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Andrew Odlyzko replies on DMCA and "chipping away at competition"

[I enjoyed Robert's warning (http://www.politechbot.com/p-04390.html), but 
he's looking at "chipping" like a lawyer instead of through the lens of 
economics. It seems clear to me that if some manufactures sufficiently vex 
people by "chipping," then their customers will turn elsewhere to 
non-chipped products. And competitors will advertise "unchipped" 
alternatives, as we saw in the Yahoo case 
(http://www.wired.com/news/news/business/story/20568.html). It's not like 
there's a lack of competition in the laser printer, car, coffee maker, 
dishwasher, or other markets Robert cited. --Declan]


Date: Sat,  1 Feb 2003 12:12:31 -0600 (CST)
To: declan@well.com
From: odlyzko@dtc.umn.edu (Andrew Odlyzko)
Subject: Re: FC: Robert Ellis on how DMCA is "chipping away at competition"
Cc: rellis@internet-attorneys.com


A few comments (which you should feel free to distribute to the politech
list) about Bob Ellis's posting.

1.  Bob Ellis is undoubtedly right that the Lexmark case is just
the camel's nose in the tent.  We do seem to be moving to a future
of "disposable products ... shifting the profit to captive parts and
consumable sales."

2.  A more important question is, is that really bad?  Bob Ellis
seems to think such a move involves "unfair competition, price-fixing,
and deception."  Why is that so?  As long as there are many suppliers
of those "little digital copier[s] that automatically [shut] down when
[they decide their] toner cartridge is empty," what is wrong with that?
Unless he gets some special joy from purchasing toner cartridges at
low prices, he is probably like most people, and cares only about
the cost of all the copies he makes, which consists of a combination
of cost of the copier and cost of the consumables.

3.  There are very strong economic reasons why it makes sense to
charge a lot for printer consumables and sell ""disposable printers"
inexpensively.  As one of those ludicrously simple economic models,
suppose that you run the McCullagh Copier, Inc., and that you have
just two potential customers, Ellis & Venable LLP, and Smith LLP.
Suppose that it costs you $10,000 to do the development, tooling,
etc. to produce a new copier, and each copier will cost you $500 in
parts, labor, etc. to build.  Let's assume that each copier will
last exactly one year (perhaps as a result of the kind of built-in
"technical obsolescence" that modern technology makes feasible and
that Bob Ellis is so concerned about).

Suppose next that each toner cartridge for the copier will cost
the McCullagh Copier company $10 to produce (the development and
tooling costs for cartridge production being covered by the $10,000
already mentioned).  Suppose next that Ellis & Venable LLP wants to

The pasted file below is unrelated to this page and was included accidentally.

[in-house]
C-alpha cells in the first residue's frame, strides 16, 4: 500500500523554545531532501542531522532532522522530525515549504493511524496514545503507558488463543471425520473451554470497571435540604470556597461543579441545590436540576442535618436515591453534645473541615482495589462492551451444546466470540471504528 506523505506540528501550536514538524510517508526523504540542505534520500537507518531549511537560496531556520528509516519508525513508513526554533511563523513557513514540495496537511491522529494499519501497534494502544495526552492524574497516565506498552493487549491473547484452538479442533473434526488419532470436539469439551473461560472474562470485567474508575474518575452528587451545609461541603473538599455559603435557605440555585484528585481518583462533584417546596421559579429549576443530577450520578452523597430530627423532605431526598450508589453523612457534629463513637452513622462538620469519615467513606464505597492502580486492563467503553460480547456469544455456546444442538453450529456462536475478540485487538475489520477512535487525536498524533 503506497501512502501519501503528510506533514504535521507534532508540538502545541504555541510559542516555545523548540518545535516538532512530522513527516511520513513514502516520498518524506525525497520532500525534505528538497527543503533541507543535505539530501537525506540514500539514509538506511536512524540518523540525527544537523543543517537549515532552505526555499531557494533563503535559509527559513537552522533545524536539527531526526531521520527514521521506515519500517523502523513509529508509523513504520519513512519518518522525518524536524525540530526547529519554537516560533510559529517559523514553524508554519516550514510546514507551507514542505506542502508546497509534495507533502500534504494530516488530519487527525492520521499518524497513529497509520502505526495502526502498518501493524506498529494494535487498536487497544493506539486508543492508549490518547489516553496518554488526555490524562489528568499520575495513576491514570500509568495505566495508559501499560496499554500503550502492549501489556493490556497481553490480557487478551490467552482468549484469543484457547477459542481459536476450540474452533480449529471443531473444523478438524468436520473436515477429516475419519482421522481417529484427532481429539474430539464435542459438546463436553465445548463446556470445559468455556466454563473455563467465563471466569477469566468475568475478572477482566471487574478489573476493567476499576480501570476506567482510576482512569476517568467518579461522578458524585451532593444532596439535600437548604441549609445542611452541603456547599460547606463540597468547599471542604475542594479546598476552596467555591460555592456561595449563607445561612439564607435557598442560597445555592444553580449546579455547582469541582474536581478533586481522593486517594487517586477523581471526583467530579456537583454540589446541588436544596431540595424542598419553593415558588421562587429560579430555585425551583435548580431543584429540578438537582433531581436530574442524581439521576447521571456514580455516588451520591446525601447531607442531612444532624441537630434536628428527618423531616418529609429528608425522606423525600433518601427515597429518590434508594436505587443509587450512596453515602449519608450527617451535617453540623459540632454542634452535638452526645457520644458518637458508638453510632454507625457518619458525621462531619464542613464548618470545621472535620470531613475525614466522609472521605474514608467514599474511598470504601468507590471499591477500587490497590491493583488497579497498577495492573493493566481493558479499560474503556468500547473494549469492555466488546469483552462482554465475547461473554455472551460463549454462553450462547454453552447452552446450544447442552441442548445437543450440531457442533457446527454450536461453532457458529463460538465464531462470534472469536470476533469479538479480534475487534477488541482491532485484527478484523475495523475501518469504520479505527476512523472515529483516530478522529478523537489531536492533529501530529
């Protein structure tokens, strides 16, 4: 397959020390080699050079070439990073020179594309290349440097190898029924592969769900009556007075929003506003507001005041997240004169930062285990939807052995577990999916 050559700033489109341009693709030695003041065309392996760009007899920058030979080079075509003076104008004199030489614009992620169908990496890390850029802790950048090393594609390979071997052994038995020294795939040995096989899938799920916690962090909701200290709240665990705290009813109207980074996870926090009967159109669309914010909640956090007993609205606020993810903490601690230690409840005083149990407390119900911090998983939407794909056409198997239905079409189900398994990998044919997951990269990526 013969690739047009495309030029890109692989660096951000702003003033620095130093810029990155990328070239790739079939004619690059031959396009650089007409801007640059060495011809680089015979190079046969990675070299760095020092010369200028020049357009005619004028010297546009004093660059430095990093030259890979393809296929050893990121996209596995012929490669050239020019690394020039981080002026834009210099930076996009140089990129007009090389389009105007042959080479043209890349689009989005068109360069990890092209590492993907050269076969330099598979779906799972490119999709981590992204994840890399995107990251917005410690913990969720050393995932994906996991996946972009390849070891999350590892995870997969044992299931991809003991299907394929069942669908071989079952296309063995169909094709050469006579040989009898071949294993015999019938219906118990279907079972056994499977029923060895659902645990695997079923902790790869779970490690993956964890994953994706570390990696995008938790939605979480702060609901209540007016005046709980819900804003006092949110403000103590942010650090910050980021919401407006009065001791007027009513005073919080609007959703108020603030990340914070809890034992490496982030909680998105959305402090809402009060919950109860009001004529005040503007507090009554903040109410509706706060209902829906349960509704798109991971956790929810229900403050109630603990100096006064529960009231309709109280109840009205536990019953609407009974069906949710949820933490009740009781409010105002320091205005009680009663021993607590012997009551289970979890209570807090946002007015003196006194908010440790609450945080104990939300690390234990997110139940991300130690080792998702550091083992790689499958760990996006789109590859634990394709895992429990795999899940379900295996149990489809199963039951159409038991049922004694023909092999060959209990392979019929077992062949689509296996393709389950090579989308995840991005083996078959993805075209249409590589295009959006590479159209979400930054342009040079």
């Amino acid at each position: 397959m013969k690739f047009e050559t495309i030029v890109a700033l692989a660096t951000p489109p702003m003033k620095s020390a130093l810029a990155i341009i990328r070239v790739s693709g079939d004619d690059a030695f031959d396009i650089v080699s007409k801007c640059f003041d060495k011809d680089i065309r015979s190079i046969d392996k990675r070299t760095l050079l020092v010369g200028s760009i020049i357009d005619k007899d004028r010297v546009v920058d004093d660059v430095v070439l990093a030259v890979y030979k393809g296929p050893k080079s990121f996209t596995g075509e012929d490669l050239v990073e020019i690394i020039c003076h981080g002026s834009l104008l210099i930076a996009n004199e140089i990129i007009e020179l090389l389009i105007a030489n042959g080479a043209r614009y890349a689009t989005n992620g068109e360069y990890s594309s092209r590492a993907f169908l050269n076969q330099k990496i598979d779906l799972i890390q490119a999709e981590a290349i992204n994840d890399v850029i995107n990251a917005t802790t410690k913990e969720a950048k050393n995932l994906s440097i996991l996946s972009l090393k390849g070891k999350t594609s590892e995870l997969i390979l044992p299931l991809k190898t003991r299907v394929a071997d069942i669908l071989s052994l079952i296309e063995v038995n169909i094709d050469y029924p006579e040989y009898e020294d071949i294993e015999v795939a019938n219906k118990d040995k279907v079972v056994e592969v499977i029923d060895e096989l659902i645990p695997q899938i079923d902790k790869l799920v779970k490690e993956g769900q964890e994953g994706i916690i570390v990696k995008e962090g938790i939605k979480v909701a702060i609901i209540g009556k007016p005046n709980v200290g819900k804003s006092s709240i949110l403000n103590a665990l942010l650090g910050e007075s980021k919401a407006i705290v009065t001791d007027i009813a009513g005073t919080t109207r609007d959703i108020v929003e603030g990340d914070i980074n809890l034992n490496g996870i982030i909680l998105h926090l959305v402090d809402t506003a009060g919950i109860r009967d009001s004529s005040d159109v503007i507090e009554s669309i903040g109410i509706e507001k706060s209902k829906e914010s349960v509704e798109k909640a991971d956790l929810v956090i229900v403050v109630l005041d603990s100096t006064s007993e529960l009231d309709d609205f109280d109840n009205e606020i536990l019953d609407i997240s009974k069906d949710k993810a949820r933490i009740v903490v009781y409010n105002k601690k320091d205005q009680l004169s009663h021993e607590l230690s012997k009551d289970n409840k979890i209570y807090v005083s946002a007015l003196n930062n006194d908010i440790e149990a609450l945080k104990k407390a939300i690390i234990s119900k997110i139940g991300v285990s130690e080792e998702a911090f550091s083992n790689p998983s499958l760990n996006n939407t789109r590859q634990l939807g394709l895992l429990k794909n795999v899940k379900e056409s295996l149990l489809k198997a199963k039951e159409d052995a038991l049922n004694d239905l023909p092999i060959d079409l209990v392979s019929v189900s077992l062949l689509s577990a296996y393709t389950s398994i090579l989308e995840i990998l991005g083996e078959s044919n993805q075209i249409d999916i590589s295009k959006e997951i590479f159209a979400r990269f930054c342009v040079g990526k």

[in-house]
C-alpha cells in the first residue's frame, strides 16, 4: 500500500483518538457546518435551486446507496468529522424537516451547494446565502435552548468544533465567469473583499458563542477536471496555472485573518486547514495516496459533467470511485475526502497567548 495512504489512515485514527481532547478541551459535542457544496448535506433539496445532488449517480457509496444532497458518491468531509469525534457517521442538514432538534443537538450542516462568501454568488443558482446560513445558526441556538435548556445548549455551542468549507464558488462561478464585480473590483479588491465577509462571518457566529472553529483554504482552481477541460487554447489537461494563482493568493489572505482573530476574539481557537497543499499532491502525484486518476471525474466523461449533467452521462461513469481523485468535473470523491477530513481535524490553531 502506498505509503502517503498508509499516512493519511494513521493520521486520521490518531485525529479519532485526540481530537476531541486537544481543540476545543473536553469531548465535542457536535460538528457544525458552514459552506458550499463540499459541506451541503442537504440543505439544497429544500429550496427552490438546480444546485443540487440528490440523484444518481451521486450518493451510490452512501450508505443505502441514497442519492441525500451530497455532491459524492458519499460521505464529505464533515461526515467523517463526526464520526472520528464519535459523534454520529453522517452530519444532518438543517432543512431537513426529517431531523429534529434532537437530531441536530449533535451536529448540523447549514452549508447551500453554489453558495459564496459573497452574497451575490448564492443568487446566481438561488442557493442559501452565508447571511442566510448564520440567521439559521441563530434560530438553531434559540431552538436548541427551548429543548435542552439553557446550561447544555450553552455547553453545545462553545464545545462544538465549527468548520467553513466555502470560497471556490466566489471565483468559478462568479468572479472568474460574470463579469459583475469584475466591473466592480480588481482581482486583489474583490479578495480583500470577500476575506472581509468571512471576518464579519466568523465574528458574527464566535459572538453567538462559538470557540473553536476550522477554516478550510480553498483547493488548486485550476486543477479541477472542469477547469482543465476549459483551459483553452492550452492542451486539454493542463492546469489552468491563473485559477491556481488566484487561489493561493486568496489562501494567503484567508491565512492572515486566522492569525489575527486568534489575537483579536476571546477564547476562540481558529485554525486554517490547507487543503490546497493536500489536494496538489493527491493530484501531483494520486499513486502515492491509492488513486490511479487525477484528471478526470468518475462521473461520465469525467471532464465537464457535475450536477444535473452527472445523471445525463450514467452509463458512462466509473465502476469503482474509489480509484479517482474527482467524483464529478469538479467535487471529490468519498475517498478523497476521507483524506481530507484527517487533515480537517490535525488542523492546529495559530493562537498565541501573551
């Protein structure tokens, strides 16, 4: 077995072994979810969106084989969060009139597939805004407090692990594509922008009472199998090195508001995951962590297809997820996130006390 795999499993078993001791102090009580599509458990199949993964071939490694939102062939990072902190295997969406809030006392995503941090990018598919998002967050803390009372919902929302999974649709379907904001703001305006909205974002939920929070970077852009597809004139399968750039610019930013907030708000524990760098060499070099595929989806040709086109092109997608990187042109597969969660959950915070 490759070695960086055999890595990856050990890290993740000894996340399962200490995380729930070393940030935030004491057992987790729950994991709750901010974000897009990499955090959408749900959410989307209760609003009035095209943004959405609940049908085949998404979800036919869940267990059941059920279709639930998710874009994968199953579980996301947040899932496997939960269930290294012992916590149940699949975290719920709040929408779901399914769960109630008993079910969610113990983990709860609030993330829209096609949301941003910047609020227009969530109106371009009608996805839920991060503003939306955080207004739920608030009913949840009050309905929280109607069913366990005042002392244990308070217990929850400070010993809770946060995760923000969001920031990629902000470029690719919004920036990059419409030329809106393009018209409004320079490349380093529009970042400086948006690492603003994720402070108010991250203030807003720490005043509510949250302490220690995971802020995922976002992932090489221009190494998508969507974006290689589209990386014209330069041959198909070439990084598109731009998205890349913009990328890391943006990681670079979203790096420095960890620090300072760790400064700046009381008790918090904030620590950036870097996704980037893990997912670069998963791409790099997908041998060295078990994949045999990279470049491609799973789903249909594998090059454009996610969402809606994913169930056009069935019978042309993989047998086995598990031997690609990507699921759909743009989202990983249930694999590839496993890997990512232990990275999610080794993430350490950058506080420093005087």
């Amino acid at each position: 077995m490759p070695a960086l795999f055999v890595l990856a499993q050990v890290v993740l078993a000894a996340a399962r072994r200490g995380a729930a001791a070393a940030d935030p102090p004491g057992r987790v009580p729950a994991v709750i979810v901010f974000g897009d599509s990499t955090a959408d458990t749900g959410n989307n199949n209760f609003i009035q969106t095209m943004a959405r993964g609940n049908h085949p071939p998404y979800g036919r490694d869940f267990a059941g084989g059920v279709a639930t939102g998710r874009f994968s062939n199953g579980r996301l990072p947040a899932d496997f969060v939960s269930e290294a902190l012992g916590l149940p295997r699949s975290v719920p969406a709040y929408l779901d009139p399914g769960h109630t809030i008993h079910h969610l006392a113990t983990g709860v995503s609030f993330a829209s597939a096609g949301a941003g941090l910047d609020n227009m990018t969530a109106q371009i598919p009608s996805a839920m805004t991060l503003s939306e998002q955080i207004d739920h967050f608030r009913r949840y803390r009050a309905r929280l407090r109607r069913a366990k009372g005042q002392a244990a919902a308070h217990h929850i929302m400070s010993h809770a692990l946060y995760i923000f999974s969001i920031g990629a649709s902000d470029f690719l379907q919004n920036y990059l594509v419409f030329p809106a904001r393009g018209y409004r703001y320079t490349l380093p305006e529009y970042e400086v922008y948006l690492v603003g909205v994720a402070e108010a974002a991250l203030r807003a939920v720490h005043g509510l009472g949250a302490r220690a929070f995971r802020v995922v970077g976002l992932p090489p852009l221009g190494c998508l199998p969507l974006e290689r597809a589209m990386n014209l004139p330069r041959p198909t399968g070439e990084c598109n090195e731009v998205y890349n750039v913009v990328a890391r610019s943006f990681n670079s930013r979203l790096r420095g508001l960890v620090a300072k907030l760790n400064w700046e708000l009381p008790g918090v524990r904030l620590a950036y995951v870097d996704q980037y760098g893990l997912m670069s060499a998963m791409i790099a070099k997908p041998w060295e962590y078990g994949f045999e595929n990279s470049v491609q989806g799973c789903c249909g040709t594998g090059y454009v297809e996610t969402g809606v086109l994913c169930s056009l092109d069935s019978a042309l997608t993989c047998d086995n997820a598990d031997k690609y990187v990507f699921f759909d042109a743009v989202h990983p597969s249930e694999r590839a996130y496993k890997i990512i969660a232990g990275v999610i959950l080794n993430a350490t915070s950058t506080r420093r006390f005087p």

have 3 copiers in its offices and will make enough copies to use up
200 toner cartridges, and is willing to pay up to $13,000 for this.
Suppose Smith LLP needs just 1 copier, will use 20 toner cartridges,
and is willing to pay up to $2,000.  If McCullagh Copier decides to
price each copier at $3,100 and each cartridge at $11, Ellis & Venable
LLP will purchase 3 copiers and 200 cartridges, which will bring in
revenues of $11,500, while Smith LLP will buy nothing.  Hence total
revenues will be $11,500, while expenses are $13,500, pushing
McCullagh Copier into bankruptcy.  On the other hand, if McCullagh
Copier gives the copiers away, 3 to Ellis & Venable LLP and 1 to
Smith LLP (or charges some minor amount), and charges $65 per toner
cartridge,  Ellis & Venable LLP will pay $13,000, while Smith LLP will
pay $1,300, for total revenues of $14,300.  This will be barely
above the expenses of $14,200 ($10,000 fixed costs, $2,000 for
production of copiers, and $2,200 for production of cartridges),
perhaps enough for the transaction to take place.  Note that this
works only if McCullagh Copier can prevent the "after market"
manufacturers from coming in and exploiting the huge profit margin
in toner cartridges.

In general, increasing fixed costs and decreasing marginal costs
produce very strong incentives to engage in such tactics.  At the
same time, technology is making such tactics easier to implement.
In general, the key issue is that of price discrimination, charging
not according to costs (which are impossible to determine, especially
when they are fixed costs that have to be allocated among many
goods and services) but according to willingness to pay.  That is
the key issue in pricing of pharmaceuticals (politically the hottest
pricing issue we have right now) as well as in open access to networks,
and a score of other issues.

Interestingly enough, essentially the same issues were faced over
a century ago in connection with railroad pricing (the key concern
of American popular politics of the last third of the 19th century).
Earlier capital-intensive public goods, such as river navigation
projects, turnpikes, and canals, had some price discrimination, but
it was limited to tolls.  (Canals could not own the boats that
carried the goods and passengers on the canals, etc., but tolls
did depend on the nature of the cargo, with the complexity of toll
schedules growing with time.)  With railroads, end-to-end service
became the norm, which led to extreme forms of price discrimination,
which then led to wide public hate of the railroads, extensive political
protests, and finally government regulation.  I have been investigating
these questions for a while, and it is a fascinating topic.  I do
not yet have any papers written about this, but the slides from a
lecture entitled "The New Economy and old economics: What 19th century
railroads can tell us about the future of ecommerce" are available in
.ppt and .pdf formats at


A key lesson is that the issues are not simple, and it is not clear
how they will be resolved.  There is strong tension between the